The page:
Classical 99.5 | Classical Radio Boston
Play Live Radio
Next Up:
Available On Air Stations

A Light for Bleak Midwinter

Good morning!

This weekend, I was on a video call with my family, who asked, "What time does the sun set today?"

"Probably 4:30," I said, and then checked my weather app, only to discover that the sun would actually set at 4:12pm. This is the part of winter I like the least — each day a little darker than the one that came before. It's no wonder, then, that so many of our winter holidays are celebrations of light. It's even less of a wonder that those celebrations, lit by flickering candles or brightly-colored bulbs, are also times of gathering and community, and most importantly for this newsletter, of song.

So many of my glowing holiday memories center around music: caroling parties, with friends and family crowded around a piano; outings to the Holiday Pops, or to A Christmas Celtic Sojourn; evenings curled up at home with a good book and a mug of something warm, a Nat King Cole CD playing in the other room. In these dark and cold midwinter days, music keeps us warm — or, at risk of sounding corny as all get-out, at least it warms our hearts.

With that in mind, it's high time to turn on some holiday tunes! You can find all of our holiday music programming here, including our three 24/7 holiday music streams: Heavenly Holiday Classics, Perfect Holiday Party Soundtrack, and Ultimate Holiday Classical Mix. A neat trick: you can play the holiday streams on your smart speaker, too! Here's how.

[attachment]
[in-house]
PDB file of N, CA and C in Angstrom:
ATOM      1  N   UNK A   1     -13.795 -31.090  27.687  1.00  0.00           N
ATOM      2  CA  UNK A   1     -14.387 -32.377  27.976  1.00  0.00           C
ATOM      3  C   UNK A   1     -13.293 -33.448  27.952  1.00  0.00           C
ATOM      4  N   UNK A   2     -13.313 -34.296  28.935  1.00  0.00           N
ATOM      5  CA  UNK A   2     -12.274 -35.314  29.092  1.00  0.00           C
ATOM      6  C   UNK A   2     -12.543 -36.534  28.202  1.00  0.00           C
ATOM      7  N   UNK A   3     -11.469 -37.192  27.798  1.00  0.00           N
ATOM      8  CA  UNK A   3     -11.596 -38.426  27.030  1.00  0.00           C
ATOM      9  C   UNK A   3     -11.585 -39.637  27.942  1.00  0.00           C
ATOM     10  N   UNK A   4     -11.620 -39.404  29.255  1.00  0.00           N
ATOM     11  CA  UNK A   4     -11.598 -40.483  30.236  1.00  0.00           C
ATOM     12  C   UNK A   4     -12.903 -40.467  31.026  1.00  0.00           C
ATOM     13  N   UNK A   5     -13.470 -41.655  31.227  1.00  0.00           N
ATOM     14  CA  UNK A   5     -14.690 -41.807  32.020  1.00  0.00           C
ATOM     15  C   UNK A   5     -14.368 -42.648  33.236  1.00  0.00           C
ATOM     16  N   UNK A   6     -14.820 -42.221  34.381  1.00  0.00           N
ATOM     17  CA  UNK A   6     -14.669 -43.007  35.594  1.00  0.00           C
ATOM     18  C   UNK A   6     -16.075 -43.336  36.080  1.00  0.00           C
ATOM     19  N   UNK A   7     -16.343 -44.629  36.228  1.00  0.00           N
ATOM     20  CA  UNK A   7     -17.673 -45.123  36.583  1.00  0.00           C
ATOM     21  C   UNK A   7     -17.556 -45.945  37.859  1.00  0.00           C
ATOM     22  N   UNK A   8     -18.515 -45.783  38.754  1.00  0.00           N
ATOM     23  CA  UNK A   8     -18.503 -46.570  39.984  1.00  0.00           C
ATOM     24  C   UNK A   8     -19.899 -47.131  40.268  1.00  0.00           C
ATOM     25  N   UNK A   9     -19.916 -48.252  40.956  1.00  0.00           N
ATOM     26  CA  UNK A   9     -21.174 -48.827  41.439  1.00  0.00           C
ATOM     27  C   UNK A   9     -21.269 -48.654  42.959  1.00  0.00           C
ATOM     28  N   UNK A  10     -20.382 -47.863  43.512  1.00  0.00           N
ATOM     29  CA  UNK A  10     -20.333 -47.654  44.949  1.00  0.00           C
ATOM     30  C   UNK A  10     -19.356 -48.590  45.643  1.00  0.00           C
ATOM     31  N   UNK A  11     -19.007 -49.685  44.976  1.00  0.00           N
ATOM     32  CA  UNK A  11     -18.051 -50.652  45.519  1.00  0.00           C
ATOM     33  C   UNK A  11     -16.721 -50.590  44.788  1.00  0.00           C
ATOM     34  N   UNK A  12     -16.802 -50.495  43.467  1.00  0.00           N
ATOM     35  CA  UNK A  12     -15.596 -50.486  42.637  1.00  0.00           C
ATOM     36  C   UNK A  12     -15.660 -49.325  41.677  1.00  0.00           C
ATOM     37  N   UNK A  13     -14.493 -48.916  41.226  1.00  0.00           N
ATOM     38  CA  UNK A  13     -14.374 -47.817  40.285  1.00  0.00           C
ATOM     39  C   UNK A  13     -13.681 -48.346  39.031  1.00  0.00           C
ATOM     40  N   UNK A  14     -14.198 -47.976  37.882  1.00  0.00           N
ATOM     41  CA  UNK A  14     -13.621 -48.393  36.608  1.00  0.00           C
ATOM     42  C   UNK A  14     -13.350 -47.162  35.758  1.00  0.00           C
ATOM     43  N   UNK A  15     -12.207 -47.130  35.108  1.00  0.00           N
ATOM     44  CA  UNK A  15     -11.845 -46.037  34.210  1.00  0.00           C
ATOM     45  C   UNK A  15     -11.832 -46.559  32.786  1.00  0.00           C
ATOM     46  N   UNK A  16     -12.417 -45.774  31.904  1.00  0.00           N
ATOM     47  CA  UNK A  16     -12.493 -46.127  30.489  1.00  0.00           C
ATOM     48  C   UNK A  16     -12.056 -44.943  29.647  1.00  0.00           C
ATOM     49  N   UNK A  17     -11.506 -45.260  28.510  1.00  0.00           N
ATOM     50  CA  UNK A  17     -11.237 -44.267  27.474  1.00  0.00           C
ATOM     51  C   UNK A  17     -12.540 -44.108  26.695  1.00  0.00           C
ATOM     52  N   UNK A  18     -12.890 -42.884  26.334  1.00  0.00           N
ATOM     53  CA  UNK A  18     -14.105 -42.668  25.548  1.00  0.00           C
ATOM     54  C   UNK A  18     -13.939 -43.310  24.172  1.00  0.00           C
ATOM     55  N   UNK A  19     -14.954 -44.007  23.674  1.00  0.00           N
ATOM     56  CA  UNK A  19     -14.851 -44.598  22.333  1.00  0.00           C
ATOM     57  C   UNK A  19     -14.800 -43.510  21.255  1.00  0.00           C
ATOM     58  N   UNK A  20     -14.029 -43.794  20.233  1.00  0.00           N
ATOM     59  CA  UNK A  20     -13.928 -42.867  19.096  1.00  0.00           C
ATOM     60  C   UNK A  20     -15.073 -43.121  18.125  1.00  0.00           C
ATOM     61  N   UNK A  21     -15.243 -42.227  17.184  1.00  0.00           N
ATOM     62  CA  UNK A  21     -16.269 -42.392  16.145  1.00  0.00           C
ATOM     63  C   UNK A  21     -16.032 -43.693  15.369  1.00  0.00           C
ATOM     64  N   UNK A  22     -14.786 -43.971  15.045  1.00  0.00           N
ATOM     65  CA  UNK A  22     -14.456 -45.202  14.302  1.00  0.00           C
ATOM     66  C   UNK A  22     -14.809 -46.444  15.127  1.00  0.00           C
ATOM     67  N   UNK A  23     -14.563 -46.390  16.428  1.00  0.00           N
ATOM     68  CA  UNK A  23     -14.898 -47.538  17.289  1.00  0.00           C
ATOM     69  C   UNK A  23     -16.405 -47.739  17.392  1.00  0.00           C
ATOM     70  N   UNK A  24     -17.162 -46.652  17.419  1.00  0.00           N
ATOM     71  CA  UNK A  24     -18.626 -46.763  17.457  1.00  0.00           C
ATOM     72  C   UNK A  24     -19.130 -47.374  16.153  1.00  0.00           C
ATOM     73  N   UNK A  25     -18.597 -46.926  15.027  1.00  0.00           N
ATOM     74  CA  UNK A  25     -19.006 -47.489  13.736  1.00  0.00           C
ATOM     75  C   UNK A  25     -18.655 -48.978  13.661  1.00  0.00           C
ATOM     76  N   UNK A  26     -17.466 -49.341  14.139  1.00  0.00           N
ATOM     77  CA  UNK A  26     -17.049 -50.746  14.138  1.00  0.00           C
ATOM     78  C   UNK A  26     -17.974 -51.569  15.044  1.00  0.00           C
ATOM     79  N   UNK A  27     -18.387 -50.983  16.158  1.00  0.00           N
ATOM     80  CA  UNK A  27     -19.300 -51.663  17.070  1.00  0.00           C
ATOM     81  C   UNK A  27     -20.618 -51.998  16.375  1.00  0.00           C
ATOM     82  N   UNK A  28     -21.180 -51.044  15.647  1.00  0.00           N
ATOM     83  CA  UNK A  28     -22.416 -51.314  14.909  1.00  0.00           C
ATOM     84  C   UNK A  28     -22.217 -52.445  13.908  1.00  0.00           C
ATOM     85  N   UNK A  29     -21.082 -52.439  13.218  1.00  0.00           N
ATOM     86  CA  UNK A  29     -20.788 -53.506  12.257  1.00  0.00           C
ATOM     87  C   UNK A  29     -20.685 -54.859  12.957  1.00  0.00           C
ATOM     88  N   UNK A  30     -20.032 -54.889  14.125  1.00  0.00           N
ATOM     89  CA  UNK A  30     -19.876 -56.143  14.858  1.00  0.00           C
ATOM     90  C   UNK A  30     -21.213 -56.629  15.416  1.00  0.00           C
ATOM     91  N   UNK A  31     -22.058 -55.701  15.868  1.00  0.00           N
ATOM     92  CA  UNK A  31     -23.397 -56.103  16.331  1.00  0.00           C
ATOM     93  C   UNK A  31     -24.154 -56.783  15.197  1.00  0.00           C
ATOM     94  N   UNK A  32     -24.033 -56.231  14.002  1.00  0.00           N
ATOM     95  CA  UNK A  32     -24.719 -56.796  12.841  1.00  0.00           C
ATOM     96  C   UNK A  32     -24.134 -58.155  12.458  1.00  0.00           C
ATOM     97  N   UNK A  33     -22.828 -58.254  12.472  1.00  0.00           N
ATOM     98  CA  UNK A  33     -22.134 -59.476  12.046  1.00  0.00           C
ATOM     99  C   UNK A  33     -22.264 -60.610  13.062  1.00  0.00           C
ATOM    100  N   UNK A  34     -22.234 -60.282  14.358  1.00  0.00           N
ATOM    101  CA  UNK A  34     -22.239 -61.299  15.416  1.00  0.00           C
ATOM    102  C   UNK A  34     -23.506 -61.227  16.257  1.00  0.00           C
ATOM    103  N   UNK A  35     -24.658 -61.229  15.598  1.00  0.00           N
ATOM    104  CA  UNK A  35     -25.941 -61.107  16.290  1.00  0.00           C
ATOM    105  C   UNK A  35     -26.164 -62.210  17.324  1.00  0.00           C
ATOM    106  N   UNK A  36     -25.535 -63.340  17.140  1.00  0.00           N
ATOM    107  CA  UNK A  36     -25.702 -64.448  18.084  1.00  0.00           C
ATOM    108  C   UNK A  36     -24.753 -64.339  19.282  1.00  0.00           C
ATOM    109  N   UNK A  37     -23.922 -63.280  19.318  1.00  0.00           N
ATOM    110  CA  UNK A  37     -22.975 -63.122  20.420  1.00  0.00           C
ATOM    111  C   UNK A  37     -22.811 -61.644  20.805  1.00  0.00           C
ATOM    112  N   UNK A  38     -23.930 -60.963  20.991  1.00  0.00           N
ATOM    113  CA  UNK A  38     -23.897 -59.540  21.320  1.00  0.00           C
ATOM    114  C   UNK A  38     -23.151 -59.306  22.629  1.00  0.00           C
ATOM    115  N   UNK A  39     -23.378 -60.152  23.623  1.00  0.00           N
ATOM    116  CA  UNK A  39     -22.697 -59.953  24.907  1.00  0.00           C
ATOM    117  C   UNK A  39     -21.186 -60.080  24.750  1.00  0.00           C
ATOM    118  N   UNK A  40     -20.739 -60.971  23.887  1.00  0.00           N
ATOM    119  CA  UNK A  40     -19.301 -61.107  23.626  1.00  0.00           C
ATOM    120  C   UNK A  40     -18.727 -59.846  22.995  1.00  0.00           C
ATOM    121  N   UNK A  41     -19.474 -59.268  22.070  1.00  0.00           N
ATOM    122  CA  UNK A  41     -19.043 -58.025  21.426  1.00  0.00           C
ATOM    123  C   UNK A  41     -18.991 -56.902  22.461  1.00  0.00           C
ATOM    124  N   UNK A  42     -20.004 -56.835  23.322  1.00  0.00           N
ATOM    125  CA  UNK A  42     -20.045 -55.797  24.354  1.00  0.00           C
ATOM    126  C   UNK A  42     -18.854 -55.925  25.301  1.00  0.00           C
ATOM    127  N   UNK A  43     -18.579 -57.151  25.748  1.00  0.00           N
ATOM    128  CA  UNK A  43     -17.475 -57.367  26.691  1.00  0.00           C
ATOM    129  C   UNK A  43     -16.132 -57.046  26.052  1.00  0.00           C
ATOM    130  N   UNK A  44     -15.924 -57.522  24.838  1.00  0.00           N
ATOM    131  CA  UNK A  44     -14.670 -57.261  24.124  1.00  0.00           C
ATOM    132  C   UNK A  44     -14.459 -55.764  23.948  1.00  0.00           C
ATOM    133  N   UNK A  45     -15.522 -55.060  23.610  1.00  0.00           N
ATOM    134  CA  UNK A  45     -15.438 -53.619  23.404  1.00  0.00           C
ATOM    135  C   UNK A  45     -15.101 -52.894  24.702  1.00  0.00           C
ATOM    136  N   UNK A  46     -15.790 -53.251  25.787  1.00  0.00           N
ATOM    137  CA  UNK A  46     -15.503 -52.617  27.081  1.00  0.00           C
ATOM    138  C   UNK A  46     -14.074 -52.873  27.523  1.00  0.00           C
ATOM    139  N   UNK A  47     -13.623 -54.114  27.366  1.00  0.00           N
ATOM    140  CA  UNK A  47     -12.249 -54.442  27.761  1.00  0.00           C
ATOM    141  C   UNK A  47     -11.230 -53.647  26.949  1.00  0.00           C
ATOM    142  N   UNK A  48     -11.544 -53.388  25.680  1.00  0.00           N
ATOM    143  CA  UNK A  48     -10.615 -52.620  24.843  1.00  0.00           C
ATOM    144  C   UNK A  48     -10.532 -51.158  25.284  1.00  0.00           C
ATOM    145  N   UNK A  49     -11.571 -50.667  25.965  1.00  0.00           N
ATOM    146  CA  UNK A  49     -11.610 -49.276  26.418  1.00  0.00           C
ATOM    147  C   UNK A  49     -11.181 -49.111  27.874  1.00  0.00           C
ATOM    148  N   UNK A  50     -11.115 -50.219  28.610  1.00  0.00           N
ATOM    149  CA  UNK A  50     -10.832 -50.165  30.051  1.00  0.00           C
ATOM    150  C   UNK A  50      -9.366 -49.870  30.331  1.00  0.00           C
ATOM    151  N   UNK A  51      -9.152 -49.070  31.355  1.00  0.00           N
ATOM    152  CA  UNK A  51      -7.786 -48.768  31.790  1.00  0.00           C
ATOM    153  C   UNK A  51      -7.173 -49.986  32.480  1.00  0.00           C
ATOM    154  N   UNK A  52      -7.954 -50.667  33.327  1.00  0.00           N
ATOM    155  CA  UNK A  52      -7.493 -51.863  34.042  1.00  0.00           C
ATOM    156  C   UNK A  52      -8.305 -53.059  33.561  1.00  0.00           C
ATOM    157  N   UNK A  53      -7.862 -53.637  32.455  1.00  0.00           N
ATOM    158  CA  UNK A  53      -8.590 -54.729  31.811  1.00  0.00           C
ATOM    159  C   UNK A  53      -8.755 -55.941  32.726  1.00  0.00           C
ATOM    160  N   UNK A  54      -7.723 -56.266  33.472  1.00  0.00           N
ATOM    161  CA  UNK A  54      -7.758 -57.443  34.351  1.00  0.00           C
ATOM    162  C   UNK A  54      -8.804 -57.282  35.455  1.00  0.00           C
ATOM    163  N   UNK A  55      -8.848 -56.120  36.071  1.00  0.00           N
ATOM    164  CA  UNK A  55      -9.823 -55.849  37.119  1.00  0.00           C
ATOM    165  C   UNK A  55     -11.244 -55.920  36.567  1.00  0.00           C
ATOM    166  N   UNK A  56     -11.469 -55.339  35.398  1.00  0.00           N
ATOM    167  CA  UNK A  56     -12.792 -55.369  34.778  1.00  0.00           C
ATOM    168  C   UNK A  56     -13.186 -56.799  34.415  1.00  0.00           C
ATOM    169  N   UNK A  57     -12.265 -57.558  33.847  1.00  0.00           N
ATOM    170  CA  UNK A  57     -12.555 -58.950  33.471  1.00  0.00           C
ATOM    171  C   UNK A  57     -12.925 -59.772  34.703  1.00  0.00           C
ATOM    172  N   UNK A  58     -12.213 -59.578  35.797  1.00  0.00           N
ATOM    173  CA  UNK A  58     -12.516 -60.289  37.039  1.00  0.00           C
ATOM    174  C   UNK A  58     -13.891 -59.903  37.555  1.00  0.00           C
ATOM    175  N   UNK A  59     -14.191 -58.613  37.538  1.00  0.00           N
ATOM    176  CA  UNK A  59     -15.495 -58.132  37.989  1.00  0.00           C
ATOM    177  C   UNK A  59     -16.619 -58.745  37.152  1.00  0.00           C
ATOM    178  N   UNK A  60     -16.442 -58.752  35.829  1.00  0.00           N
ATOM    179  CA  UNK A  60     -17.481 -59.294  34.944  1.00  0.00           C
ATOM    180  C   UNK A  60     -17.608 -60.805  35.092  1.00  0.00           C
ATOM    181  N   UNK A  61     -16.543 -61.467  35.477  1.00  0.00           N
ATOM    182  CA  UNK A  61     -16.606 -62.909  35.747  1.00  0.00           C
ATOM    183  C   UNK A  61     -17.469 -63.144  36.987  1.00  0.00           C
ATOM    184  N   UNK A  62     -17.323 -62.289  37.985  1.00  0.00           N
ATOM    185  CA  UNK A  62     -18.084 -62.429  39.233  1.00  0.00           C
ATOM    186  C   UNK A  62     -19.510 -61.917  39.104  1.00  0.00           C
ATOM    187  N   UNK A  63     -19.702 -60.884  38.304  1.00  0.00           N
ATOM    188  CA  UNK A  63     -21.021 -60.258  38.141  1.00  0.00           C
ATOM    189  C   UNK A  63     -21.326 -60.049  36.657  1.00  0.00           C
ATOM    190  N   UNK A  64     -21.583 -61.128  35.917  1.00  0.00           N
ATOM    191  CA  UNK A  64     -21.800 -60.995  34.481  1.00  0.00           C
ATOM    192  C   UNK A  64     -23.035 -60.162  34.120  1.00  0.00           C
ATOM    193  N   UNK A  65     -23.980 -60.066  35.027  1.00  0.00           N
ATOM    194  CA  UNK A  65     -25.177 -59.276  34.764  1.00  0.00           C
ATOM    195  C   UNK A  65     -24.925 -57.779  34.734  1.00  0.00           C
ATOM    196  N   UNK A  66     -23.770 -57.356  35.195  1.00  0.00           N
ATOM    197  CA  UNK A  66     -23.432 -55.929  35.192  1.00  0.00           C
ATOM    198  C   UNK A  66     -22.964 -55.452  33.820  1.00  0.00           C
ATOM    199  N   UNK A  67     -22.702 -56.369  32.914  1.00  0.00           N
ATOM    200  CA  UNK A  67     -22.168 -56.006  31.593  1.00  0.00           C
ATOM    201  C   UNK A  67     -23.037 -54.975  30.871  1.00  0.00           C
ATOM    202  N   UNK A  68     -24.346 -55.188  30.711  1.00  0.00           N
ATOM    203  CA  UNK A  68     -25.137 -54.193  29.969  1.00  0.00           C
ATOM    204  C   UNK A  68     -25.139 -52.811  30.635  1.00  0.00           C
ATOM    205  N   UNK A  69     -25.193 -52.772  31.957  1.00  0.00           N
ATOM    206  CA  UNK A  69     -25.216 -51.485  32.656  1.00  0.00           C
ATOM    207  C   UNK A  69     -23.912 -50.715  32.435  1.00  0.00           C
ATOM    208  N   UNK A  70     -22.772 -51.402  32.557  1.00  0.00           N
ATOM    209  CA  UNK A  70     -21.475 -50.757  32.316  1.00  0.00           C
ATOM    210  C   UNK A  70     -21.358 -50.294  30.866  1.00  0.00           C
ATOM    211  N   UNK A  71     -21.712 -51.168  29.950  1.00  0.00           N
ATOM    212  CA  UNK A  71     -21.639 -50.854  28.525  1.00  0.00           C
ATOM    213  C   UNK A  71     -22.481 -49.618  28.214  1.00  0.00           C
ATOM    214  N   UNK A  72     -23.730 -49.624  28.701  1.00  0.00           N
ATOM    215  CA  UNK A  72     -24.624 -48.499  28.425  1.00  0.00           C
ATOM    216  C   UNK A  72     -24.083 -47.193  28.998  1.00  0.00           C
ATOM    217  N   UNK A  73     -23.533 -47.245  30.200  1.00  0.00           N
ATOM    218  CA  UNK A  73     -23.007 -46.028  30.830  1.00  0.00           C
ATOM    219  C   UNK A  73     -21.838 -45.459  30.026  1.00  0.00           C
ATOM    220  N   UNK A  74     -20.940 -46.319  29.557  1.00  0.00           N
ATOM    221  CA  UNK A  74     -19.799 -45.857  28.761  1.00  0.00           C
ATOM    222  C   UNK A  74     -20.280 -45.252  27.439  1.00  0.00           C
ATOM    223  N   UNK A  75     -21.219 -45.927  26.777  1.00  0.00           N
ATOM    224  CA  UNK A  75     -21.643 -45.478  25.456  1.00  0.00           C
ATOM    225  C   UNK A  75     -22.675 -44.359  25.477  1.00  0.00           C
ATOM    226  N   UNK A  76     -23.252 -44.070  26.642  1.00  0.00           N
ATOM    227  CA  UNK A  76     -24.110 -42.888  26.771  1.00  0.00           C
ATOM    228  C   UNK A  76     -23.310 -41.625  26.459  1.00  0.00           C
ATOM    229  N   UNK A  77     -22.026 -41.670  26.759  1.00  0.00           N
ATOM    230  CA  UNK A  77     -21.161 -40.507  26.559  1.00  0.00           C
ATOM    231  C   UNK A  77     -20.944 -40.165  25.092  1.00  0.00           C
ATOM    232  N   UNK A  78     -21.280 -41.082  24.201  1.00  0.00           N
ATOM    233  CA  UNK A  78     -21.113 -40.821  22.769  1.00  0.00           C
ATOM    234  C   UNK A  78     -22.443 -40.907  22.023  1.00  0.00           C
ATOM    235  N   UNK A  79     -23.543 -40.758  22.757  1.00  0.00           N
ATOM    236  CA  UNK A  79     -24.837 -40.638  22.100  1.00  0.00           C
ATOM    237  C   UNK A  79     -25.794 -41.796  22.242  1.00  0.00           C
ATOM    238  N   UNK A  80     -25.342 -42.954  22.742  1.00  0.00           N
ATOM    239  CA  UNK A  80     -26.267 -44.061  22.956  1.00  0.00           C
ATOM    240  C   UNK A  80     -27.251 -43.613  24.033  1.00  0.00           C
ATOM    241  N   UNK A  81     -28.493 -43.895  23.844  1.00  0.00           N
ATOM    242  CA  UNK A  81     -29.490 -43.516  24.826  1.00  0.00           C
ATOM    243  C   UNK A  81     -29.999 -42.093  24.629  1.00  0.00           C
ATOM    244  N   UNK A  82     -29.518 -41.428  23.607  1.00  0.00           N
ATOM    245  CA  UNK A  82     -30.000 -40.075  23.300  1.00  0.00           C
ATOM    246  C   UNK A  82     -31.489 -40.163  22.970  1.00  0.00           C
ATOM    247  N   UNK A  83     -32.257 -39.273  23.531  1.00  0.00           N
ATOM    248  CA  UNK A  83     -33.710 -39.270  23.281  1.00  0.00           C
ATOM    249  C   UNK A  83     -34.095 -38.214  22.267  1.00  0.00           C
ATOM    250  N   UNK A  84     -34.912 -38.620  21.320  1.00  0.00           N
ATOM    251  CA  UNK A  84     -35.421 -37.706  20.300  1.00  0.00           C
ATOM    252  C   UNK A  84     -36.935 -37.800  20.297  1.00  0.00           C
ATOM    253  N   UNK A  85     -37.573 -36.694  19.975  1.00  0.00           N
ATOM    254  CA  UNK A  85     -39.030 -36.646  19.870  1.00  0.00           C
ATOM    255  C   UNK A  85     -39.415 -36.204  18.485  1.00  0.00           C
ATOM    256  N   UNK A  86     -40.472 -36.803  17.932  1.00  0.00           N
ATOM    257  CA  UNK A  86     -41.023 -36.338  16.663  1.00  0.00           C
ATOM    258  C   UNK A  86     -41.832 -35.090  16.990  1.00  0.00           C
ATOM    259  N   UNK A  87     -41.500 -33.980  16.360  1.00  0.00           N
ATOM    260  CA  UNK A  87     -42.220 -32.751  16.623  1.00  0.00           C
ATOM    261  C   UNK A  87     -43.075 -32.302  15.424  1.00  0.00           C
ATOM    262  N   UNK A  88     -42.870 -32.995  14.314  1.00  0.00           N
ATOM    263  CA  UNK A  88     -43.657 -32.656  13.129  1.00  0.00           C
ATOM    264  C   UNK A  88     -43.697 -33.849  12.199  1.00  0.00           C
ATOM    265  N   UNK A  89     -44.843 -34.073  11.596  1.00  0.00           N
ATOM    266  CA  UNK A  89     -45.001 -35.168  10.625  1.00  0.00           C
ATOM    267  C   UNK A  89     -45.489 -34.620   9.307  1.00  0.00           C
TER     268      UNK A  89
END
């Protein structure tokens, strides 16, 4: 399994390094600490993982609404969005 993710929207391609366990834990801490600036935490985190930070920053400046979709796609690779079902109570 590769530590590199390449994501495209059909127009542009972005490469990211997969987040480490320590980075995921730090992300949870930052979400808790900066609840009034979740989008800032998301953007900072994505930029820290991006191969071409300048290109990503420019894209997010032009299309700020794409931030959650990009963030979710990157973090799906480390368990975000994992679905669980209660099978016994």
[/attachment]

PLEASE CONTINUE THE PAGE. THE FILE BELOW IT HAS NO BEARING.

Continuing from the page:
What else is happening at CRB? Read on!


Get into the holiday spirit by joining GBH Music for a festive evening, live from the GBH Studios in Brighton on December 15!


  • Saturday at 8pm in an encore broadcast, Dima Slobodeniouk leads the Boston Symphony Orchestra in music by Dutilleux and Debussy, as well as Ravel’s “Mother Goose,” and Leonidas Kavakos is the soloist in Mendelssohn’s Violin Concerto.


  • On demand on WCRB with the Boston Early Music Festival, sopranos Amanda Forsythe, Teresa Wakim and Danielle Reutter-Harrah, and bass-baritone Douglas Williams anchor the casts of rarely heard dramatic cantatas by a brilliant composer and colorful character of the 17th century, Alessandro Stradella.



The Note is always free, but this week, it's even freer — we're sharing it online so you can share it with your friends! If you've read this far, first of all, thank you; second of all, share this link on social media so your friends know they can subscribe here.

Have a great week! I'll talk to you soon.
Kendall Todd